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If you are late making your credit card payment, your lender will typically charge you a late fee. The late fee will kick in, too, if you pay less than the minimum payment due on your card, or if your payment bounces. Reader Virginia wonders if she can be charged a late fee on a late fee.
The Credit Card Accountability Responsibility and Disclosure Act of 2009 (CARD Act) lays out that, as of 2022, a credit card late payment fee cannot be higher than $30 for a first late payment. However, if you make another late payment within the next six billing cycles after that first late payment, your issuer can charge you as much as a $41 penalty for each such late payment. A late fee cannot be more than the minimum payment due on the account.
When is a payment considered to be late?
A credit card payment would be considered late if you don’t pay by the due date on the account. The lender would have to receive the payment by 5 p.m. on the due date, or any later cut-off time that the lender has specified.
If the due date falls on a Sunday or holiday, the payment would not be considered late if it was received by the cut-off time on the next business day. If you are mailing your payment, you should be careful to mail it in a timely manner, accounting for potential mail delays.
Electronic and telephone payments must be made by the cut-off time on the due date even if it falls on a holiday (if the bank accepts payments on that day).
Consequences of late payments
If you are late making your card payment, there could also be other consequences besides late fees. For one, your credit score could take a hit.
Your payment history is the most important input to your FICO credit score, accounting for 35 percent of your score. That’s because lenders will see you as a less risky prospect if you pay your bills on time since they’ll be more confident that you can pay back the loan.
If your payment is 30 days past due and your lender reports a late payment on your account to credit reporting bureaus, your credit score will likely fall. That negative input could stay on your credit report for up to seven years.
Another fallout could be an increase in your card’s interest rate. For instance, if your card terms state that a penalty interest rate will apply if you’re 60 days late on a payment, you could end up with a higher interest rate that will make it more difficult for you to pay off your outstanding balance.
Your issuer could also charge off your account if you are behind on payment for six months. That would damage your credit score even further.
In some cases, missing a payment has minimal consequences. For instance, if you’re typically on time but make an uncharacteristic late payment, you can negotiate with your card issuer to forgive your error. However, it’s not a guarantee they’ll grant you mercy, even if your prior payment record is unblemished.
Could credit card late fees go down?
The CARD Act tried to rein in credit card late fees, which were previously unregulated, and initially set them at $25 for a first late payment and $35 for a repeat violation within the next six billing cycles. (These caps first kicked in for 2010 and have been adjusted annually to account for inflation, climbing to the current $30 and $41 limits.)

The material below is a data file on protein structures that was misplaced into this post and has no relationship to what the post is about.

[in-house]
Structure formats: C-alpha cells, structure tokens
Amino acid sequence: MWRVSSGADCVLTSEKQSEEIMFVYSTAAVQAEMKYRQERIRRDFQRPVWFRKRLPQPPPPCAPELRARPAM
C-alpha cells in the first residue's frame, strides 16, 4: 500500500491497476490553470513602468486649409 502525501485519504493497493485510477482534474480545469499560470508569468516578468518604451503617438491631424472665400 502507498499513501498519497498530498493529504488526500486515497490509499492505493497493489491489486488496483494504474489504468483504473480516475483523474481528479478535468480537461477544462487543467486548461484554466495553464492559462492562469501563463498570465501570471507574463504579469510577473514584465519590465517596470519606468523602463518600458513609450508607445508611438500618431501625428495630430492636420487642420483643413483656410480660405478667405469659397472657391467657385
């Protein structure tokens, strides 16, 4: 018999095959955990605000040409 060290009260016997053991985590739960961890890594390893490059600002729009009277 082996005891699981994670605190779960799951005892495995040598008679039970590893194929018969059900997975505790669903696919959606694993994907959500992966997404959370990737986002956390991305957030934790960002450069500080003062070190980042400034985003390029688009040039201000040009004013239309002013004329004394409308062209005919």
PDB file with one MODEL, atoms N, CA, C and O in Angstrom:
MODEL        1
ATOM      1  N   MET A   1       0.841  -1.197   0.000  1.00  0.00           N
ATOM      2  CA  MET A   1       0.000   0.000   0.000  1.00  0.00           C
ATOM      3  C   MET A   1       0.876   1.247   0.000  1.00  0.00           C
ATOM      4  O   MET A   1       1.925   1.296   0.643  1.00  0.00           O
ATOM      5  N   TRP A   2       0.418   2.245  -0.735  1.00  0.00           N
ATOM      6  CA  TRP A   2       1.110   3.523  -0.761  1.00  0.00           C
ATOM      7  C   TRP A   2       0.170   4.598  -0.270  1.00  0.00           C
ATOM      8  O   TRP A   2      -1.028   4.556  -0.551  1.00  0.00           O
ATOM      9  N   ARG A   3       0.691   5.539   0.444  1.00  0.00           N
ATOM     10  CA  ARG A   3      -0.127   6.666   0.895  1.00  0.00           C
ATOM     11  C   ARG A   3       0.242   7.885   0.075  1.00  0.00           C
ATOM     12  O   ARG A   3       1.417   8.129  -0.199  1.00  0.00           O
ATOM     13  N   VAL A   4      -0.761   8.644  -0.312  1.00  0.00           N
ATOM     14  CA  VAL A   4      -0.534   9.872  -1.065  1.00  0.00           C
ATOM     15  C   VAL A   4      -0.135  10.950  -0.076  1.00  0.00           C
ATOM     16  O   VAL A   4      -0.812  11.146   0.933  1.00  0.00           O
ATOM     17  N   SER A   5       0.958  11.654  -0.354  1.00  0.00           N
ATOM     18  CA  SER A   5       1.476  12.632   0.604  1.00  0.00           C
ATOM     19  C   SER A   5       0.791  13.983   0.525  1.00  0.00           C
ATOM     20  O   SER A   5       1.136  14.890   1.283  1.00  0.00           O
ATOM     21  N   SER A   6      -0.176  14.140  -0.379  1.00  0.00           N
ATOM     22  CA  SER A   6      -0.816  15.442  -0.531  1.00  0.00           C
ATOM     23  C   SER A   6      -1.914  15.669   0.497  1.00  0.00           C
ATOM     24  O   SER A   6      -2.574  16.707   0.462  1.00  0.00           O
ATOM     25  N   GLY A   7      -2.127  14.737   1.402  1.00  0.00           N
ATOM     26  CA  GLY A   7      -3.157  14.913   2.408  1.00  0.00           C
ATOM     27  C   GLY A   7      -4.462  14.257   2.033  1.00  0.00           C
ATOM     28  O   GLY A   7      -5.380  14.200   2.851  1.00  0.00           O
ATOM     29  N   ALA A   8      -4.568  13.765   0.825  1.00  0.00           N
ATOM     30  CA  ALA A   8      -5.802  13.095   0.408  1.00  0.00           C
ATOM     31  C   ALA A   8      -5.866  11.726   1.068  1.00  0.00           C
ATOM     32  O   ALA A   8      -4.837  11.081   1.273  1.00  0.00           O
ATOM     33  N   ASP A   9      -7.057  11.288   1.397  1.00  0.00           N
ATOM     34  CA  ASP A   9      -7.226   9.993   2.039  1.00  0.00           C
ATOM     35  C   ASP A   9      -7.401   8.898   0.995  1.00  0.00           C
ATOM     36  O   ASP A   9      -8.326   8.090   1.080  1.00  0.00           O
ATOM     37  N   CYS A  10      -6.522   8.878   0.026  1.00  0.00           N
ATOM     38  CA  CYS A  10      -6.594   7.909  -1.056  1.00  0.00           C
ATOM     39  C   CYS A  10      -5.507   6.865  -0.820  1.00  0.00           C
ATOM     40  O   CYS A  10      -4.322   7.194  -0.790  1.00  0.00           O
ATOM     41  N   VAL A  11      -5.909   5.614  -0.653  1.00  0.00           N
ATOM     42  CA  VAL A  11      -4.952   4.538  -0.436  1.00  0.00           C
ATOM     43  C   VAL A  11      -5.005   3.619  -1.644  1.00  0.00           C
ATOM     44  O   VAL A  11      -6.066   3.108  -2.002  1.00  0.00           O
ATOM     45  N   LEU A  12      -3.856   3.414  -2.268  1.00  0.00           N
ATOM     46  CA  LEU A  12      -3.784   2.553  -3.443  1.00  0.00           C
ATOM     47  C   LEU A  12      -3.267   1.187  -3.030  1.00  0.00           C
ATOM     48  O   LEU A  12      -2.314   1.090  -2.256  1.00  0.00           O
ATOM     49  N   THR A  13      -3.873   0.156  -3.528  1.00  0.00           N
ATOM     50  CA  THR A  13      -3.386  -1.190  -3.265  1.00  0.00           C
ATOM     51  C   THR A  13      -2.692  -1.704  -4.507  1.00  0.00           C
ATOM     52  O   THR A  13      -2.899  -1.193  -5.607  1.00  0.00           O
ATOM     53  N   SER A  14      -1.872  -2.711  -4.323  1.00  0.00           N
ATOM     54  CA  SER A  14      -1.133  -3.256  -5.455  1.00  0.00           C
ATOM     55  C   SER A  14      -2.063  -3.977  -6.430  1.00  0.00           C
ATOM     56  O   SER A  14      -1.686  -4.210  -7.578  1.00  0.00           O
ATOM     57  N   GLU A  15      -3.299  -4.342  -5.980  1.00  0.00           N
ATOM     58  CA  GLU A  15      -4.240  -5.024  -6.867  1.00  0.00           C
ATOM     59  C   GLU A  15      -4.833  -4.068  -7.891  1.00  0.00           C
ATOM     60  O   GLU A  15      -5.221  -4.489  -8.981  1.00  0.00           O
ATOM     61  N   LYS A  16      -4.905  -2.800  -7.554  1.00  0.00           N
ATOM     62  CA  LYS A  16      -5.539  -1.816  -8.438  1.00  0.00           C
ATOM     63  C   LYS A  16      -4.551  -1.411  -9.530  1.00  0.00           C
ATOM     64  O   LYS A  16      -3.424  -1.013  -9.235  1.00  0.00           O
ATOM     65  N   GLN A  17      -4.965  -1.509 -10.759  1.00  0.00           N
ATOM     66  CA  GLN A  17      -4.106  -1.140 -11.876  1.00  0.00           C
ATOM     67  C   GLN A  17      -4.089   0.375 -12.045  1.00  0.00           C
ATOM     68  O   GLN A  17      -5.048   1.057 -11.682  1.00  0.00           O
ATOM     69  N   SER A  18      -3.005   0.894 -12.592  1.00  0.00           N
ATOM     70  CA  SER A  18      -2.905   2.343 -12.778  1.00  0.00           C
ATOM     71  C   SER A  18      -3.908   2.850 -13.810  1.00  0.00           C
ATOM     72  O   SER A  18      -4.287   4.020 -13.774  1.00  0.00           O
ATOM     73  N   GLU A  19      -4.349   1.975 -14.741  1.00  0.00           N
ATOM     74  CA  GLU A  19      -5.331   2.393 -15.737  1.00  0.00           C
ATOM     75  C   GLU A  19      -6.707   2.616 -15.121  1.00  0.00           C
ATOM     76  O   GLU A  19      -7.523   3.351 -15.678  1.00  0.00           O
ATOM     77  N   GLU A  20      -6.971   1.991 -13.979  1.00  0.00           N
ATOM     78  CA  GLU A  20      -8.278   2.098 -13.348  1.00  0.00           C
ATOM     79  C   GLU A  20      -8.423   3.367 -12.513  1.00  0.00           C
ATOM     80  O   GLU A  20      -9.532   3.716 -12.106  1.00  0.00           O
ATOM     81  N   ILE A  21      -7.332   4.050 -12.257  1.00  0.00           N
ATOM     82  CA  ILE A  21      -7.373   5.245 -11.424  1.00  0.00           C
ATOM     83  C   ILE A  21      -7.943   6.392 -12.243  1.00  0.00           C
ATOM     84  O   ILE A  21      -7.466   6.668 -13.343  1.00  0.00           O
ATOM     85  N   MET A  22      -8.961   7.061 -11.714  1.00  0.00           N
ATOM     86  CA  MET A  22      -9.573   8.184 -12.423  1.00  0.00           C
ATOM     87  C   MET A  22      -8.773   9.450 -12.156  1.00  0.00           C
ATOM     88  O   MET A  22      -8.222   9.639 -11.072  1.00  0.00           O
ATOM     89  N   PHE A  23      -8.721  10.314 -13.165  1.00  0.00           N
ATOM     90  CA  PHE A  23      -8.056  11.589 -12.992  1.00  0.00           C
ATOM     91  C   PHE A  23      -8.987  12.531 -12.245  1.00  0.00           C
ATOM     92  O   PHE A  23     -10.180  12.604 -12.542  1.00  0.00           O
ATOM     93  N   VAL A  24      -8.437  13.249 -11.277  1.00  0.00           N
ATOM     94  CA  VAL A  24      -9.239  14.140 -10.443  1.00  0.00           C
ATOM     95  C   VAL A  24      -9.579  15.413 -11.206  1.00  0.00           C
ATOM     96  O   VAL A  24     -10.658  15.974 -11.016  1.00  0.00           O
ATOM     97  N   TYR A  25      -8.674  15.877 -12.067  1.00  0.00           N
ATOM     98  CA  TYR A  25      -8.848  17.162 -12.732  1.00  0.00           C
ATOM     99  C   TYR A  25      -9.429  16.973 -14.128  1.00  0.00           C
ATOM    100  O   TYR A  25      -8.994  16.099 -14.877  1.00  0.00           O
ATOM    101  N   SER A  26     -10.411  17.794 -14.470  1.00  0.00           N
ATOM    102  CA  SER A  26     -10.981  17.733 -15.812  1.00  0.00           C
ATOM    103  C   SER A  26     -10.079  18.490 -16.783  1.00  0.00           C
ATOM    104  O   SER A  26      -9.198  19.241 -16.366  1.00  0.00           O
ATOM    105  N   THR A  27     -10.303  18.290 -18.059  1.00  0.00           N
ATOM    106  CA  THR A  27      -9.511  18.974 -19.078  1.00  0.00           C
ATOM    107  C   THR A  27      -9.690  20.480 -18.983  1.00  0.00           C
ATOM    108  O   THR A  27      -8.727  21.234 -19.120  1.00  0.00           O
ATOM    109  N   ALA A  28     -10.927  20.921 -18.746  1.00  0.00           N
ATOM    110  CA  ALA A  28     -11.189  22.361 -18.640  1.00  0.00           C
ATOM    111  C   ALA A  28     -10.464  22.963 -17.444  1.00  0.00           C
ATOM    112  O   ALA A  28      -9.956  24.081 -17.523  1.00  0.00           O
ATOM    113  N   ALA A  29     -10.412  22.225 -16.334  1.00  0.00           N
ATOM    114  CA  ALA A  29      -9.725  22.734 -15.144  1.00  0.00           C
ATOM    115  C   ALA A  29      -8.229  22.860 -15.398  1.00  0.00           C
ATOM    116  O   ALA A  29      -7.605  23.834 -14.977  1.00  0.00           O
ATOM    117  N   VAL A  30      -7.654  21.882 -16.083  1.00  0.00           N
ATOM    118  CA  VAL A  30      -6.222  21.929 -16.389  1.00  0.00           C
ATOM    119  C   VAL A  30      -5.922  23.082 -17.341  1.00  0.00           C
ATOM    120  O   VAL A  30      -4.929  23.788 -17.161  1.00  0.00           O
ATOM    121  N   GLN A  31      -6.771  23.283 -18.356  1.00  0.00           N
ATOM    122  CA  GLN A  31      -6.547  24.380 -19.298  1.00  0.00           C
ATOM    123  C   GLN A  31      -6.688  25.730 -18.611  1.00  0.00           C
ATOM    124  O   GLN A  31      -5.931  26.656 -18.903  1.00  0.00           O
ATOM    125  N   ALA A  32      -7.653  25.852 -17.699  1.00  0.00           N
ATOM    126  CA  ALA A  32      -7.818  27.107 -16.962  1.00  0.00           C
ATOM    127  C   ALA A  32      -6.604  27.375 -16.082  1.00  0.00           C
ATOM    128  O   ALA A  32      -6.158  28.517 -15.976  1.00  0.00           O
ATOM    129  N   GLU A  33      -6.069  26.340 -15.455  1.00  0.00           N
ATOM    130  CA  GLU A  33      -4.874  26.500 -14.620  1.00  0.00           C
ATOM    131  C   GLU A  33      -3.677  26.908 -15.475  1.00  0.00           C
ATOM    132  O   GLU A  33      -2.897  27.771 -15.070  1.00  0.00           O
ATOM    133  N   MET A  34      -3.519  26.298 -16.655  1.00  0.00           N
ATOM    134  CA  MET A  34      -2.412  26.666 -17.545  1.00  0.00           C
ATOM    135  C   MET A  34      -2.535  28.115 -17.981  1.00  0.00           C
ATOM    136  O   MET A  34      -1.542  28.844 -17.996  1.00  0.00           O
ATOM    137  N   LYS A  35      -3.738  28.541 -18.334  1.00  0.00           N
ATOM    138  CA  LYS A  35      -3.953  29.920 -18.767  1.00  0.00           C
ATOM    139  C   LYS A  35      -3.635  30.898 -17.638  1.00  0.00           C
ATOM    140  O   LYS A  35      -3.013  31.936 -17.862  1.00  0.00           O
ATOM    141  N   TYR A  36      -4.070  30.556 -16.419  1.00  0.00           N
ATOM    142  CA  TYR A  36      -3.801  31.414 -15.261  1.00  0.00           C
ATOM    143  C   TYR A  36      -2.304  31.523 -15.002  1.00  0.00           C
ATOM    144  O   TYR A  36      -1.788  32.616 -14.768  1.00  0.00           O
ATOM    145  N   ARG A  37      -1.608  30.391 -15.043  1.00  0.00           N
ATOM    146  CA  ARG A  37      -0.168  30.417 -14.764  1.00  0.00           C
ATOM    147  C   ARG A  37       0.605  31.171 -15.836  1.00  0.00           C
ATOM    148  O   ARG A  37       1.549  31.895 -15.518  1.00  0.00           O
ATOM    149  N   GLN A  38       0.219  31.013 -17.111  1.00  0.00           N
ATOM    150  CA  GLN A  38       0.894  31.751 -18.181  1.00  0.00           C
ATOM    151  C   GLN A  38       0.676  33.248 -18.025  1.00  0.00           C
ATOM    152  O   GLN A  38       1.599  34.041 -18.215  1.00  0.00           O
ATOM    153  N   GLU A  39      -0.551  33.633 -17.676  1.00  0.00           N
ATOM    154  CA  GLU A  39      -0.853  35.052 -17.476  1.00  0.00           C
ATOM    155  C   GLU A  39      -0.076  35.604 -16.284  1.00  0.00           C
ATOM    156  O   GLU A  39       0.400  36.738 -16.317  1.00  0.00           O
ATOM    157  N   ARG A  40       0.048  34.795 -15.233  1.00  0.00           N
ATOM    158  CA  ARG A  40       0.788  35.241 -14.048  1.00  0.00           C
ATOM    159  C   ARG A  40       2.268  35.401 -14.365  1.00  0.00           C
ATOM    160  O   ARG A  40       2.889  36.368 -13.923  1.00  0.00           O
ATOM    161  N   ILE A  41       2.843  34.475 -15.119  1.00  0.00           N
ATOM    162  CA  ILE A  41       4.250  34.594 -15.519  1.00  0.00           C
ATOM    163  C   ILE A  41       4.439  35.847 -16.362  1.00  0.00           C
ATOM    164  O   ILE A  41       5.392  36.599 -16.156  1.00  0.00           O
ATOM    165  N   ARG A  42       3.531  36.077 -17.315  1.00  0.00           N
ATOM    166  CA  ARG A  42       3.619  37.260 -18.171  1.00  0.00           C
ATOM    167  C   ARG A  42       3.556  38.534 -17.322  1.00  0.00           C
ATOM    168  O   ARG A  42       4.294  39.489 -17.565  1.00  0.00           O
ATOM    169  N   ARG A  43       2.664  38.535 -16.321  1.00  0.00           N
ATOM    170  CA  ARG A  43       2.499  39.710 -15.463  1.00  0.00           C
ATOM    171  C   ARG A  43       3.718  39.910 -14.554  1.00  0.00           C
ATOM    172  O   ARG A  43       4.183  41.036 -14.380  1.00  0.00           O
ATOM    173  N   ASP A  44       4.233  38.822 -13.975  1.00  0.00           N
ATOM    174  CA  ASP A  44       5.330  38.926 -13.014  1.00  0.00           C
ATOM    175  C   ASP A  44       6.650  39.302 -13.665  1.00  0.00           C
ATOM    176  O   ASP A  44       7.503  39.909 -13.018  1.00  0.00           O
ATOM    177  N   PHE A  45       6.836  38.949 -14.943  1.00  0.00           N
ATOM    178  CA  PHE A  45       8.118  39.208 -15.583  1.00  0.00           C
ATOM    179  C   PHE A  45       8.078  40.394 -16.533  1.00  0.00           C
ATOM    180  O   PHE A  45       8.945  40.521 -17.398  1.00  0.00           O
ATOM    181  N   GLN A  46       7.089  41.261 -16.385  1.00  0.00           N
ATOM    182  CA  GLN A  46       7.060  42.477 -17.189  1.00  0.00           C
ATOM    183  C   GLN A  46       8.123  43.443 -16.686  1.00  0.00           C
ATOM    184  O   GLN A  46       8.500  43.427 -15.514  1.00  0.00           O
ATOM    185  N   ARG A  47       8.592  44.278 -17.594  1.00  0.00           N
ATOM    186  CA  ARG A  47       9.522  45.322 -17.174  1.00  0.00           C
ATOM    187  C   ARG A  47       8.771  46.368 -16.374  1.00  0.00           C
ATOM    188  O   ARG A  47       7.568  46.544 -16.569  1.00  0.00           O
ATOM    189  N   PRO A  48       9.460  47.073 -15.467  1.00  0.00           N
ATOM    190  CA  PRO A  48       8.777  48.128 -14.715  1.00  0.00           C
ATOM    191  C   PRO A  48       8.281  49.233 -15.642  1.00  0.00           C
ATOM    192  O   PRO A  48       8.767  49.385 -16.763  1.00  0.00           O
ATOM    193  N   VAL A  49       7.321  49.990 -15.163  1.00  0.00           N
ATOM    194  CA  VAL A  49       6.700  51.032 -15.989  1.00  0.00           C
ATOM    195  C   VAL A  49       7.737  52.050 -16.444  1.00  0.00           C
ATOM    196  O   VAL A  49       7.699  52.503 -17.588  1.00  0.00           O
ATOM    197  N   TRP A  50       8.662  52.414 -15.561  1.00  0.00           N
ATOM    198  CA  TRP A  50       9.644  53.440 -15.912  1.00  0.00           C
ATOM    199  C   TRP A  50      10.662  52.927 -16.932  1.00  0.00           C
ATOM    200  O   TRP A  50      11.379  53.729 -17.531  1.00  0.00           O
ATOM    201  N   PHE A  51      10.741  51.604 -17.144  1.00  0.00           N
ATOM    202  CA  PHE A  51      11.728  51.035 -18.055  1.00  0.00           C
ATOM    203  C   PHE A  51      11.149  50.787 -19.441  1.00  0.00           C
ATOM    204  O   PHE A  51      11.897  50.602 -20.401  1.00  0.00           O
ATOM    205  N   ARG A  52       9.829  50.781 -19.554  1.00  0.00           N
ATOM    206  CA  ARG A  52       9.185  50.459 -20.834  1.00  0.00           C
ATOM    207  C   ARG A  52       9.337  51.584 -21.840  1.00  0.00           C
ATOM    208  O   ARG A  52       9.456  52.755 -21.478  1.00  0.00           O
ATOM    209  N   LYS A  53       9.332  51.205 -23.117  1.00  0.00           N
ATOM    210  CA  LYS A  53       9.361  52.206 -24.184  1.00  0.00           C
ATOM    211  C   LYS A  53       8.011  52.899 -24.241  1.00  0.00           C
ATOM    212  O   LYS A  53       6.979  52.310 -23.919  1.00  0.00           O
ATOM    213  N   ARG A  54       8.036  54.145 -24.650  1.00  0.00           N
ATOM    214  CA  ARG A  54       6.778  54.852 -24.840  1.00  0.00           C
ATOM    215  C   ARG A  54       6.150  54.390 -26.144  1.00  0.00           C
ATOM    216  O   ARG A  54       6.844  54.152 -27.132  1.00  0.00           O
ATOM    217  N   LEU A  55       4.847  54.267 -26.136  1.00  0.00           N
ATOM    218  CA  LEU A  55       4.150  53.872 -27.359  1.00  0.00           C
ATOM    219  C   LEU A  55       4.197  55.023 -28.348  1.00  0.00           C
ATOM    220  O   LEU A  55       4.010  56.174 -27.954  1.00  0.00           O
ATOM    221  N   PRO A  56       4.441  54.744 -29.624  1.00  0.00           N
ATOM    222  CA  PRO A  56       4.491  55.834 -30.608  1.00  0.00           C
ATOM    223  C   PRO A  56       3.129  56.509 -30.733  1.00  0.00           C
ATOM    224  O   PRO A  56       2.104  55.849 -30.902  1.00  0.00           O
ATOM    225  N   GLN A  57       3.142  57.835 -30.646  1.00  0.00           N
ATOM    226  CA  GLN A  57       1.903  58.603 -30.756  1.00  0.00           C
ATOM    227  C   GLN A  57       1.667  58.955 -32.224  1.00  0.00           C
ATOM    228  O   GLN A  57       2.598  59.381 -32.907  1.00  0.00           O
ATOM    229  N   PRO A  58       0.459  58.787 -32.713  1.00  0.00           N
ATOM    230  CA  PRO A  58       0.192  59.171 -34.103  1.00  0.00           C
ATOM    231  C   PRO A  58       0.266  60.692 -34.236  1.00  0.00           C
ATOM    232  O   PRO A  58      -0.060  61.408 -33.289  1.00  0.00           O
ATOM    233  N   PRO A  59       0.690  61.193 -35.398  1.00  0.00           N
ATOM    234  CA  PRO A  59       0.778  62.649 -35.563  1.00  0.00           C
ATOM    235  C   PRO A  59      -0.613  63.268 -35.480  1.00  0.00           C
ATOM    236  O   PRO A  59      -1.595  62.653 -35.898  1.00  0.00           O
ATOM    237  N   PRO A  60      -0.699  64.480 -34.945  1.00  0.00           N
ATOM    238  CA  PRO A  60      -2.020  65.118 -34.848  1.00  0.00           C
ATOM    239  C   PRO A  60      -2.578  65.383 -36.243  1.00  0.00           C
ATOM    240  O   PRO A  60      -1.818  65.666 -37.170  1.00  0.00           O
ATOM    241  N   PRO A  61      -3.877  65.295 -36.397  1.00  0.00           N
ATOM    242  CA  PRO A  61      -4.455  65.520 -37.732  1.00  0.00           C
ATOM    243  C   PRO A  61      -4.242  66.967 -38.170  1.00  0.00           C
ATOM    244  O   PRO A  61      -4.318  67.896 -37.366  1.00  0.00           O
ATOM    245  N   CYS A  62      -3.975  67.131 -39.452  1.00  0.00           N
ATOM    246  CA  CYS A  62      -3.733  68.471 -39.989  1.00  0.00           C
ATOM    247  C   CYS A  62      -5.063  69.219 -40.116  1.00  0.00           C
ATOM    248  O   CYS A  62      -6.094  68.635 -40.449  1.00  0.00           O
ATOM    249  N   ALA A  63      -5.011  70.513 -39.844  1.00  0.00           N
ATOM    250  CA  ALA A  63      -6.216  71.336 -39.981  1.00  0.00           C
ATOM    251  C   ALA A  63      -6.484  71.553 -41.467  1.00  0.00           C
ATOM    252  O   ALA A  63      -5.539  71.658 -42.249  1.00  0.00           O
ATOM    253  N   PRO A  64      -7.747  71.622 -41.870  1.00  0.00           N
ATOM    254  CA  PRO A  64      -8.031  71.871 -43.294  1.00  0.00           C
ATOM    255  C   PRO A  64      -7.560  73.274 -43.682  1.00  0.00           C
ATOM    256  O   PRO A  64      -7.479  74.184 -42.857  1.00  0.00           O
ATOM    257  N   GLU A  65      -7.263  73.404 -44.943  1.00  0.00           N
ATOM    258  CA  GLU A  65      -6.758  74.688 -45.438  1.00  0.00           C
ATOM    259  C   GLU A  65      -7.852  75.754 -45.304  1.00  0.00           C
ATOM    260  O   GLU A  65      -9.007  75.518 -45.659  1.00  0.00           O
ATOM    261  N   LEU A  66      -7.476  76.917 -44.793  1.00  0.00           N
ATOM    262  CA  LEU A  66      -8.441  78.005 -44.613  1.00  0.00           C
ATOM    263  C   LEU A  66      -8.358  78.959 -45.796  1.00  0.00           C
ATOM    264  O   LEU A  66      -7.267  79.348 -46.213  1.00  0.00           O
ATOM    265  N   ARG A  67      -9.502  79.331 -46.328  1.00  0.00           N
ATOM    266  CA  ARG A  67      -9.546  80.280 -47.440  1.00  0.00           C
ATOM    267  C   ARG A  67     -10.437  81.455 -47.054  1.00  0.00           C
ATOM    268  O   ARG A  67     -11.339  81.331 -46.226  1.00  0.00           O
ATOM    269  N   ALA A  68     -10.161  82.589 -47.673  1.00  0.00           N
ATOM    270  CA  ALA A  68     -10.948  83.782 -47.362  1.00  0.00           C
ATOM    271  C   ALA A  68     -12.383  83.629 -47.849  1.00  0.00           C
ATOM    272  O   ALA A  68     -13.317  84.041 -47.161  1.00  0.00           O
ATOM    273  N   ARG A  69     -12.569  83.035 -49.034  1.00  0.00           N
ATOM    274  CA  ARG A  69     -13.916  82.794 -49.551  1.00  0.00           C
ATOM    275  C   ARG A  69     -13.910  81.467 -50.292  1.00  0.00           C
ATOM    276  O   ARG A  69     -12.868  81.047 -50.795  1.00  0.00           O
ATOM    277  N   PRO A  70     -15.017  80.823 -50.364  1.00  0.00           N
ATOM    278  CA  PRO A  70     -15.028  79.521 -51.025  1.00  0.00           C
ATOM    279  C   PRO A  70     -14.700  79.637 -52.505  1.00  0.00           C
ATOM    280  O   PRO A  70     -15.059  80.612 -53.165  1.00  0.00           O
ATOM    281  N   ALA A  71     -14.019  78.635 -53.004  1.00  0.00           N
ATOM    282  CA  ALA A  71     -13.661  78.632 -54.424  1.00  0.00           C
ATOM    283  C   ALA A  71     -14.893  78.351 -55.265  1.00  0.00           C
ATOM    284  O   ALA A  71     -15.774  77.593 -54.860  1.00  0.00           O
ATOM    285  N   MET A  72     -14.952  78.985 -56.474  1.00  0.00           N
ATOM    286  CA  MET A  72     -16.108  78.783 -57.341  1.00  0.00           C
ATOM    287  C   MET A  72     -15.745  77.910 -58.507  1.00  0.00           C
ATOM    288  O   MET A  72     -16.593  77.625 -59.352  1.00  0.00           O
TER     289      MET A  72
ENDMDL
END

Lenders were provided a safe harbor for abiding by these CARD Act limits. If they wanted to charge more than that, they were required to justify their fees from a cost perspective. That’s why most lenders stick to the safe harbor limits.
The CFPB is currently looking into whether today’s inflation-adjusted caps are justified considering lender costs. The consumer advocate’s policymaking could even bring down these late fees if it concludes that lender costs do not justify the current inflation-adjusted fees.
Can a lender charge a late fee on a late fee?
As for the question of whether a lender can charge a late fee on a late fee, you will incur an interest charge on late payment fees. That comes about since your late fee will be added to your outstanding card balance. This balance is assessed interest daily if you haven’t paid off your card balance in full and carry a balance. That means you will be charged a daily interest rate on the late fee, too.
For instance, if you missed a payment in your last billing cycle, you would be charged a late fee in your current billing cycle. And that late fee would be assessed daily interest (at your current annual percentage rate) from when it posts on the first day of the current billing cycle.
The bottom line
If you don’t get your credit card payment in by the due date, you will be assessed a late fee. This late fee will be added to your outstanding balance and assessed interest daily. Virginia, that has the effect of your late fee continuing to balloon.
Besides paying a late fee, missing a payment could also mean other negative consequences for you, such as hurting your credit score and increasing your card’s APR.
For all these reasons, it’s important to stay on top of your credit card bills and pay at least the minimum on time, every time.